|The Pico In C: A 1-Wire PIO Program|
|Written by Harry Fairhead|
|Wednesday, 28 April 2021|
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The 1-Wire bus is not an easy protocol to implement in PIO assembler for the Pico - but it can be done. This is an extract from my latest book all about the Pico in C.
Programming the Raspberry Pi Pico In C
By Harry Fairhead
Buy from Amazon.
The 1‑Wire bus is a proprietary bus that is very easy to use and has a lot of useful devices you can connect to it, including the iButton security devices, memory, data loggers, fuel gauges and more. However, probably the most popular of all 1‑Wire devices is the DS18B20 temperature sensor - it is small, very cheap and very easy to use. This chapter show you how to work with it, but first let's deal with the general techniques needed to work with the 1‑Wire bus.
Programming in C on the Pico gives you more than enough speed to implement a bit-banging driver, which for many purposes is sufficient. However, the 1-Wire protocol is easy enough to implement using the PIO. In this chapter we look at the basic ideas of the 1-Wire bus, implement a bit banging program for its most popular device and extend this to a PIO program.
In Chapter but not in this extract.
A PIO DS18B20 Program
Implementing the 1-Wire protocol using a PIO is one of the most difficult tasks we tackle. It needs to both send and receive data and the master has to provide the start pulse for the slave to send data. The specification also makes it seem that we have to use a conditional to vary the timing of the data part of the pulse depending on sending a one or a zero. This is a lot of logic to fit into 32 instructions. In addition a 1-Wire device can send far more data than the FIFO can hold. At first appraisal the idea of implementing the 1-Wire protocol in a PIO program seems hopeless, but with a shift in emphasis it can be made easier.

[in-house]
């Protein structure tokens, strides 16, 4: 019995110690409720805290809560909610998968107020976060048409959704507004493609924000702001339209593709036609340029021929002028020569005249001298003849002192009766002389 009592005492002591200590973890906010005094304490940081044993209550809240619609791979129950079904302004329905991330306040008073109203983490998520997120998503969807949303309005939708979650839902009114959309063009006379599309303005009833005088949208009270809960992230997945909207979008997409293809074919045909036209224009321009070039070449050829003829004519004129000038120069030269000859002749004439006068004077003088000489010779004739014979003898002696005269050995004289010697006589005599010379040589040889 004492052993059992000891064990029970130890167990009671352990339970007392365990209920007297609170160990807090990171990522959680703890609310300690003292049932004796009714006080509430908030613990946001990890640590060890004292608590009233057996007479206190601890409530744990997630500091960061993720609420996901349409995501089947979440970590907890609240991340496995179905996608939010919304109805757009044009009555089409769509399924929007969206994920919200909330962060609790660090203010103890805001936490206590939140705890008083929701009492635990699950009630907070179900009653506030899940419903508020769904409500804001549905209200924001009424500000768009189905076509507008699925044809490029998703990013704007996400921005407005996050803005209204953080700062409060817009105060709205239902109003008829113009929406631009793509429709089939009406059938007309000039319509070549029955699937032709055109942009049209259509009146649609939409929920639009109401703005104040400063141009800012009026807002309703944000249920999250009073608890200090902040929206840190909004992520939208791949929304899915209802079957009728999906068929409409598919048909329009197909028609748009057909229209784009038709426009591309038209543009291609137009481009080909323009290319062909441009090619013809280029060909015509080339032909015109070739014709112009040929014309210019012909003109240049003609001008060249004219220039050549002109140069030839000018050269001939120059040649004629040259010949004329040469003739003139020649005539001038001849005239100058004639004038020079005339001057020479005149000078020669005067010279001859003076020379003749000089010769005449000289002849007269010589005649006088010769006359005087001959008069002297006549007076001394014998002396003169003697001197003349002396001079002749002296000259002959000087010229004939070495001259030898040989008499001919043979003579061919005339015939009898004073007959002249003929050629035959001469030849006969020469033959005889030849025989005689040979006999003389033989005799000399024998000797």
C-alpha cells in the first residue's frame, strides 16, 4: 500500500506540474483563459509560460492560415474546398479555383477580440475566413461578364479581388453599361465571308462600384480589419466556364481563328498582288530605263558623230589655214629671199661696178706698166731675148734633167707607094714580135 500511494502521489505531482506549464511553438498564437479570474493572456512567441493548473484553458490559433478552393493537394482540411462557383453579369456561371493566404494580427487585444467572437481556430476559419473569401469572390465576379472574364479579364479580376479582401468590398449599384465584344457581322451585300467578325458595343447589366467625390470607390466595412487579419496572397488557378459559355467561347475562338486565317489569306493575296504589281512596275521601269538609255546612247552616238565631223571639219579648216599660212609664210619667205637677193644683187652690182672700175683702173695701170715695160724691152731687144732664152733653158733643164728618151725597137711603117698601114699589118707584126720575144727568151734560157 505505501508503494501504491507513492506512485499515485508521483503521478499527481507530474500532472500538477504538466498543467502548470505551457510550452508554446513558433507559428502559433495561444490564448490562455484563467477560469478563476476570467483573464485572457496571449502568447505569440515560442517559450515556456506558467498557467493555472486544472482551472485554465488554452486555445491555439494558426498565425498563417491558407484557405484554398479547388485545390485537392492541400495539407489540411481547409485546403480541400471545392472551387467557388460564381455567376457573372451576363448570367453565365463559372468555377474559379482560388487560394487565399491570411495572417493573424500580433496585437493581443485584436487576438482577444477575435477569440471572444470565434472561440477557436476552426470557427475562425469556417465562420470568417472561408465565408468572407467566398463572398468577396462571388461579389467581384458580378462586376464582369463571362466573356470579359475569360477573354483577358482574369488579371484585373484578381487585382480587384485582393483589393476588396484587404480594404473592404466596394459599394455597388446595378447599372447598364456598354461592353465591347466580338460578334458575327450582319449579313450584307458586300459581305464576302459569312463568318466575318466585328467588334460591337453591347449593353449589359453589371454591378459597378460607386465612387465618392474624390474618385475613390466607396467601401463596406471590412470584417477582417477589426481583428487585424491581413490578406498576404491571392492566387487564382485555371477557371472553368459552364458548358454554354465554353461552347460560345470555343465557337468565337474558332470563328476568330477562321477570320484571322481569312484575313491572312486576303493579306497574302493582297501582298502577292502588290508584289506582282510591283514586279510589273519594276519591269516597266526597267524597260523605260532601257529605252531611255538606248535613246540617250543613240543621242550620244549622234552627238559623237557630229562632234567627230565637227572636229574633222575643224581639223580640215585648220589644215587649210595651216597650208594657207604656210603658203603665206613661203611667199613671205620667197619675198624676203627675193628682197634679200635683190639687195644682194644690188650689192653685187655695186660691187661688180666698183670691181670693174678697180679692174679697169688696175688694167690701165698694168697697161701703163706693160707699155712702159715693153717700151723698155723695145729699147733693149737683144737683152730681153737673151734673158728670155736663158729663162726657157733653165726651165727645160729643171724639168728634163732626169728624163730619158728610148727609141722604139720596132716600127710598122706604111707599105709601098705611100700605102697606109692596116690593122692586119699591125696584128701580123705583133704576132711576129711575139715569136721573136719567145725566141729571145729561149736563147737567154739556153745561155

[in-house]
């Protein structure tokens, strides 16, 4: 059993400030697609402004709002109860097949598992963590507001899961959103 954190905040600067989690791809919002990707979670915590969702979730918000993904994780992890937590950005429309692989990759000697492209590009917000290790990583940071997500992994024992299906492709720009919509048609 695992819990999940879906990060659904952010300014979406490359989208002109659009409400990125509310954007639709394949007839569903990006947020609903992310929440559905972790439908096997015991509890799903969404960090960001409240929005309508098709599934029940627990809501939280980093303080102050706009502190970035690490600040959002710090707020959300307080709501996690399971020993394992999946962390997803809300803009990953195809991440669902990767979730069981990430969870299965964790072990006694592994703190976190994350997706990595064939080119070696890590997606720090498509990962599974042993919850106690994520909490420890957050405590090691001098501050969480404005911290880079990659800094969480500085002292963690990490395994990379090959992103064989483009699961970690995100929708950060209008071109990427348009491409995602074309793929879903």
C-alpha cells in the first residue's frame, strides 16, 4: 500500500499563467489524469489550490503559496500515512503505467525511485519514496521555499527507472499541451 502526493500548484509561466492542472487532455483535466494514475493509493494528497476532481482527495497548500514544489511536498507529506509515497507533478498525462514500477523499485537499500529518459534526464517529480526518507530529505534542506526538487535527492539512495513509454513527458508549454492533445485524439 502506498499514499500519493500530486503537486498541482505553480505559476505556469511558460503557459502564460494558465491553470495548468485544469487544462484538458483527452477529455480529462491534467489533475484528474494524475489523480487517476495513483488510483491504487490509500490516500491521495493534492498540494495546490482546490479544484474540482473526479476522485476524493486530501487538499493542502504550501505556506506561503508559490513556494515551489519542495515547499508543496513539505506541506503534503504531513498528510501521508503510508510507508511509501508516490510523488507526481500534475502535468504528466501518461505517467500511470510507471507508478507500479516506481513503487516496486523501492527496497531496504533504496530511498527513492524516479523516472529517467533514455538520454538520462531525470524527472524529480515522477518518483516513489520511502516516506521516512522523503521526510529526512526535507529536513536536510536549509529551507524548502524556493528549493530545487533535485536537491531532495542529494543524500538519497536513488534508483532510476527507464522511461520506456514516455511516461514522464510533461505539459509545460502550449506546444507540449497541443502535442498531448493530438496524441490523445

The main operations that you need to work with a 1-Wire device is to send a set of bytes and receive a set of bytes. In general, the timing requirements of the 1-Wire bus are at the bit level. That is, when you read data the device will generally store the data until you are ready for it. This means that if you can implement a byte read/write in the PIO then the main program can get on with something else while the 1-Wire device processes data. If the main program is interrupted then no harm is done as it can expect the PIO to continue to process the next byte ready for when it returns.
What all of this implies is that all we really have to do is implement a bit send and a bit receive facility. Using the way that 1-Wire protocol is usually described, this would be very difficult. In other words, trying to implement the simple-minded bit-banging protocol as a PIO program isn’t going to work. A slightly different interpretation of the protocol, however, makes it very possible. If you think of each bit frame as starting with a short low pulse which signals the start of the frame, then a zero sends a low after the initial pulse and a one sends a high. In other words, we can implement the write protocol as:
The read protocol is much the same:
In this form the protocol doesn’t need conditionals as the sending of a zero or a one and the receiving of a zero or a one follows the same steps.
Using this version you could simplify the logic of the bit-banging example given earlier, but there is no real need to as there is plenty of space and computational power – using a PIO is a very different matter and regularity in the implementation of a protocol is important.
There is also the problem of how to implement the PIO program so that the C program can make use of it. One possibility is to use one state machine for send and other to receive, but it is possible to create a single program to to do both jobs.
|Last Updated ( Wednesday, 02 November 2022 )|